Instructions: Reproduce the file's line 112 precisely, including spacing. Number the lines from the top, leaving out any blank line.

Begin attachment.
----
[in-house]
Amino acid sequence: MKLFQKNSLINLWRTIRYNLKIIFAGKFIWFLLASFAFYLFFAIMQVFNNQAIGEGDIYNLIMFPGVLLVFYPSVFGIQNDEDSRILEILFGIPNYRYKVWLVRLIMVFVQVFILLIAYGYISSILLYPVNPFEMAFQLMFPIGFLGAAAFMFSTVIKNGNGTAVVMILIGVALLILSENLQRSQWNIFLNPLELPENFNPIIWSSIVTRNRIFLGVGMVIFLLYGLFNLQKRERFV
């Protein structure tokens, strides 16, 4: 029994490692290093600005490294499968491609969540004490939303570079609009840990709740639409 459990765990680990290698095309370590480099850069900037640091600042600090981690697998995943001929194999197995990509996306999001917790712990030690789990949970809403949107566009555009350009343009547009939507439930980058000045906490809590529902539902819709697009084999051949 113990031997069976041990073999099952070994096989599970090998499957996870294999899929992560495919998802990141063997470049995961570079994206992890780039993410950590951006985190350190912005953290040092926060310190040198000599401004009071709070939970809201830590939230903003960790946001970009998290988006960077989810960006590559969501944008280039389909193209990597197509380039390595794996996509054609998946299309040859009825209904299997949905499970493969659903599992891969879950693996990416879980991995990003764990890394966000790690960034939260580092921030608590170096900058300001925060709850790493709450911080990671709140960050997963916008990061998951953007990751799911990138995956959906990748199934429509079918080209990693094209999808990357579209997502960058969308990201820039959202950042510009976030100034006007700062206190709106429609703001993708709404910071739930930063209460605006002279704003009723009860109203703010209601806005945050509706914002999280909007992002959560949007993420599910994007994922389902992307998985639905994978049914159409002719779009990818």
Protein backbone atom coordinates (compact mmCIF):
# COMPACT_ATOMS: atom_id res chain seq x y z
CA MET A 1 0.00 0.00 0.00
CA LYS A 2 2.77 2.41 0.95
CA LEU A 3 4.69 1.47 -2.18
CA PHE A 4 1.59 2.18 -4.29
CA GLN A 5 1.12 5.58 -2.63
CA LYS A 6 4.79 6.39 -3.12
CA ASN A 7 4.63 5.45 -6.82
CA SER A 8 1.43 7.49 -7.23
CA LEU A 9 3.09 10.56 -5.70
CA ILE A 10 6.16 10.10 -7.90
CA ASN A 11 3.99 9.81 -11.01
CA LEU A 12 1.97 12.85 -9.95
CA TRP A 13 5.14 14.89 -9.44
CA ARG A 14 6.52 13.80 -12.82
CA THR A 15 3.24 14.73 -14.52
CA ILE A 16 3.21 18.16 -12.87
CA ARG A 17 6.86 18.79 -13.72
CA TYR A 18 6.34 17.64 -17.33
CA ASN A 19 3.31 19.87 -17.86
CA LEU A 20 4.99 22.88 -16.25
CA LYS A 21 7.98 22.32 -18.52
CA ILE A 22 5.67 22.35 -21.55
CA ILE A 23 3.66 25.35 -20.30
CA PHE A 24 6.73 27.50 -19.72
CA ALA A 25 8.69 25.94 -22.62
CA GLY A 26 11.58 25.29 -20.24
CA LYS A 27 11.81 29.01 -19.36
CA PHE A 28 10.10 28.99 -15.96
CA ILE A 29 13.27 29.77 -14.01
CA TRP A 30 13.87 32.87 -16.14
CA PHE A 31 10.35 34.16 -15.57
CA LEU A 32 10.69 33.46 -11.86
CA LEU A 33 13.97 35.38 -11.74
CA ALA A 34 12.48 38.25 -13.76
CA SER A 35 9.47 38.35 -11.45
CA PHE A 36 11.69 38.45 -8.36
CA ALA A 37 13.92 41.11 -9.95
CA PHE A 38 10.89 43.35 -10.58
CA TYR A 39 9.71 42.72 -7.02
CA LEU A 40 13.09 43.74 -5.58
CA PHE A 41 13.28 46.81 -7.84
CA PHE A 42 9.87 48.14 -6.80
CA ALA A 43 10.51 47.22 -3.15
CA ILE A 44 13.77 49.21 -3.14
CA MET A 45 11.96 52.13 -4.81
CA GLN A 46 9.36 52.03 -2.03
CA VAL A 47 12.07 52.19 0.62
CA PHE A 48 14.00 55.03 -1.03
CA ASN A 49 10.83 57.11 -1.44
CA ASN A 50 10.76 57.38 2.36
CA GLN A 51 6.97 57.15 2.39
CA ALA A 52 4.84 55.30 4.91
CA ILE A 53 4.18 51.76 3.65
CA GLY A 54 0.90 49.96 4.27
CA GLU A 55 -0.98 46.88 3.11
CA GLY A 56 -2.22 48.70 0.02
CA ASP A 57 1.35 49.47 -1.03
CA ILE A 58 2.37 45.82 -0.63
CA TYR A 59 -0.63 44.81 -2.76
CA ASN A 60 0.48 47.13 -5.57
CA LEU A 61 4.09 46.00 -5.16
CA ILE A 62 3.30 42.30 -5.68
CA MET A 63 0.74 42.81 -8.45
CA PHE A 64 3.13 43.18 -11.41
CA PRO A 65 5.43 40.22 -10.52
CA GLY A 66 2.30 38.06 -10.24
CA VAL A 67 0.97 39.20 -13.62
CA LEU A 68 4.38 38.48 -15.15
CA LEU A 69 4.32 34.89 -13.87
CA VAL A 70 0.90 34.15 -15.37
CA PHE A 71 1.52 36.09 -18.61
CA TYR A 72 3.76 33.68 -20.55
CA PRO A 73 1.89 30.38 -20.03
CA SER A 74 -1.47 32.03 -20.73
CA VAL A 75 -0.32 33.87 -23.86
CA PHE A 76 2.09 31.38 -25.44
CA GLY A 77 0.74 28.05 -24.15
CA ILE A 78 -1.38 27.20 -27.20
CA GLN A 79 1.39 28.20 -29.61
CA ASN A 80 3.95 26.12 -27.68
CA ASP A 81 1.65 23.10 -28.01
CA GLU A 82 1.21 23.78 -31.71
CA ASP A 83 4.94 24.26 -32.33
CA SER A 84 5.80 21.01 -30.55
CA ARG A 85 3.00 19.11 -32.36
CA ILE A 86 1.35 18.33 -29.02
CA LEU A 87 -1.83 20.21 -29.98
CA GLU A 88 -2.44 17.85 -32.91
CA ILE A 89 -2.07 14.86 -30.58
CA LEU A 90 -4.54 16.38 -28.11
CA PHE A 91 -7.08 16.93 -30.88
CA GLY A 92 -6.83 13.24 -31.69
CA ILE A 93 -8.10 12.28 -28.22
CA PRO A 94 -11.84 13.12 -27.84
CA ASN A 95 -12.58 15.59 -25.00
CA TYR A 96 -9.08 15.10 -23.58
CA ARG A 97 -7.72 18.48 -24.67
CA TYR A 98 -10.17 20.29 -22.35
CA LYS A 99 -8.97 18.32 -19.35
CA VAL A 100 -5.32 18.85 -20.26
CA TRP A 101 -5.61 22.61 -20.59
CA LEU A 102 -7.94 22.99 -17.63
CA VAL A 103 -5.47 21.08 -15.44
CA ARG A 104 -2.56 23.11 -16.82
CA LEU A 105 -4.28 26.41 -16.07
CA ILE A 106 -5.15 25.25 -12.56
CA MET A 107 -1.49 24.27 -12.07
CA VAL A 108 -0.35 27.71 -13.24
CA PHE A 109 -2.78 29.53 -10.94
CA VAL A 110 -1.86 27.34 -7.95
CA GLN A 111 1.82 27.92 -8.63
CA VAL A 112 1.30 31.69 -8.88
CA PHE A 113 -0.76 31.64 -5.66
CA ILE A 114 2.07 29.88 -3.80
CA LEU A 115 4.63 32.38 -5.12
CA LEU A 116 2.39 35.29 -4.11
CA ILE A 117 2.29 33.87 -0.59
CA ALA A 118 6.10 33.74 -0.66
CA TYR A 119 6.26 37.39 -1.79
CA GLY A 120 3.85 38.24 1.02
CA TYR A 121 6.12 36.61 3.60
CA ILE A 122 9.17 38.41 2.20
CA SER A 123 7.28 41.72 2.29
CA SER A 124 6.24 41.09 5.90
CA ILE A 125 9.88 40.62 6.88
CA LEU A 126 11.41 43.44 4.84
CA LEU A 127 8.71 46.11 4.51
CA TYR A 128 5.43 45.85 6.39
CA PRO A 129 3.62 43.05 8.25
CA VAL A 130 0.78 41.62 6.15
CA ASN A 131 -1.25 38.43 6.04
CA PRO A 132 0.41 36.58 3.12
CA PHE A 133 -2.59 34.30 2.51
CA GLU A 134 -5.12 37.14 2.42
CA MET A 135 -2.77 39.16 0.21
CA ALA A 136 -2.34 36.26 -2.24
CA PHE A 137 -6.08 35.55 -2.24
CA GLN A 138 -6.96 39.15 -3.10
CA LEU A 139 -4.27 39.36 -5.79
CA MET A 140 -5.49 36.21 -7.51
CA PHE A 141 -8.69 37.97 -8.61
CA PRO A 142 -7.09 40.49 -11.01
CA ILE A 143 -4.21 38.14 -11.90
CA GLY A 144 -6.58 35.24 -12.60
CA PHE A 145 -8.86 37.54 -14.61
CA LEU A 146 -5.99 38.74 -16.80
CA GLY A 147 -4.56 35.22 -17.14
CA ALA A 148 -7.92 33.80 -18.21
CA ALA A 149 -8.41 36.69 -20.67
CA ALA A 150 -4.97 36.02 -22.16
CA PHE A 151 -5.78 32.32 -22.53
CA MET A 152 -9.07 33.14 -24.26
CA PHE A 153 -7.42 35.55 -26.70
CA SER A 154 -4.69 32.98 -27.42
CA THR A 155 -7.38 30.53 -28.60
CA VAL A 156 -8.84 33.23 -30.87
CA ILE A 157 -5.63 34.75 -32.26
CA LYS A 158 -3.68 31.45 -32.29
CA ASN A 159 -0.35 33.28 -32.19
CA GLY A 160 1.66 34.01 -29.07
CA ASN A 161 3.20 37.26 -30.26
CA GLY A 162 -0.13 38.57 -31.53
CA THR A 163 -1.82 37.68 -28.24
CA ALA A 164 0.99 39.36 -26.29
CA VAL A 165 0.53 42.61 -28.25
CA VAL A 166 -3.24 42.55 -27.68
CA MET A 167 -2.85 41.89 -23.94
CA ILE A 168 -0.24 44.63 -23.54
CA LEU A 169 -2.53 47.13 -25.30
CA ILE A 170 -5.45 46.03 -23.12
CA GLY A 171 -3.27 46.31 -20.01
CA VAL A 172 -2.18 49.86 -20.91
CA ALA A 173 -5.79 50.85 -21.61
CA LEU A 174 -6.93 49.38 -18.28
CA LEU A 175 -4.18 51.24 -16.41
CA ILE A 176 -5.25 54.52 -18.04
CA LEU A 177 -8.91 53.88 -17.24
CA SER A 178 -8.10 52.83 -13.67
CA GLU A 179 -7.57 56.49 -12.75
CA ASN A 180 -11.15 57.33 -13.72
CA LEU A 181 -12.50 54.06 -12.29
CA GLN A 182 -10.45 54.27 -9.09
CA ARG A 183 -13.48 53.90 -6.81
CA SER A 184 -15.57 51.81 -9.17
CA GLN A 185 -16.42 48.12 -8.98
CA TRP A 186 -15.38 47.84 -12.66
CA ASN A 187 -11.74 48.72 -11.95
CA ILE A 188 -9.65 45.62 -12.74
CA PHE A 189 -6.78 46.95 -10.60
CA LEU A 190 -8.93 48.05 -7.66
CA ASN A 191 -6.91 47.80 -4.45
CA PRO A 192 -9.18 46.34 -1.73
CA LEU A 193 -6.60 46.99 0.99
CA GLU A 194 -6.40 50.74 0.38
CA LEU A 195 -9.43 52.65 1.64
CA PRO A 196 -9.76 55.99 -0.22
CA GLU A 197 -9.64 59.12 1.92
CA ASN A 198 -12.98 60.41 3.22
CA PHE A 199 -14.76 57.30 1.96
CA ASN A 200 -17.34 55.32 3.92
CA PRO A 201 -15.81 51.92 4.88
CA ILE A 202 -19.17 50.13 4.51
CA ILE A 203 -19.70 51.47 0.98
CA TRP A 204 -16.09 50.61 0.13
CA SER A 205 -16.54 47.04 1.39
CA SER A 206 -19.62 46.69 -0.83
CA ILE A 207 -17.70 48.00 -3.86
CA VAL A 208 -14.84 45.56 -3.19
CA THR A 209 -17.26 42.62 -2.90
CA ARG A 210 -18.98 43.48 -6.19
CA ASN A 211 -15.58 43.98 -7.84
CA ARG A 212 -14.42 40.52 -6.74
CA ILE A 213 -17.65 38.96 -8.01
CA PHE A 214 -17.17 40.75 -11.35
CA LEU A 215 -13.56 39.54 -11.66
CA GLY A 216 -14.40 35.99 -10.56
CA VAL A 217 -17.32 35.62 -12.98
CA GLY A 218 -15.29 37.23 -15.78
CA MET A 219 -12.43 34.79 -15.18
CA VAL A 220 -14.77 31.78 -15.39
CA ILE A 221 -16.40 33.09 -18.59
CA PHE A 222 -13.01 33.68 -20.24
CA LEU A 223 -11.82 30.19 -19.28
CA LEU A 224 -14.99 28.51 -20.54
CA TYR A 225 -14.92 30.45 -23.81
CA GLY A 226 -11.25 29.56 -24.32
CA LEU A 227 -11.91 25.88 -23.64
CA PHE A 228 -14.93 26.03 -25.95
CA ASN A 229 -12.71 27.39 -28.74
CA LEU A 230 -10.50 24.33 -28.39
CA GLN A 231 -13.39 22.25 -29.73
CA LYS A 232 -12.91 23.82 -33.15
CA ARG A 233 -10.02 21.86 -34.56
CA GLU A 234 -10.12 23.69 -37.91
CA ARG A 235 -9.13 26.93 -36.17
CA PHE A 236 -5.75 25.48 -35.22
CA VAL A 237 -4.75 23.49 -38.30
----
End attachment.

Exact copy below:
CA MET A 107 -1.49 24.27 -12.07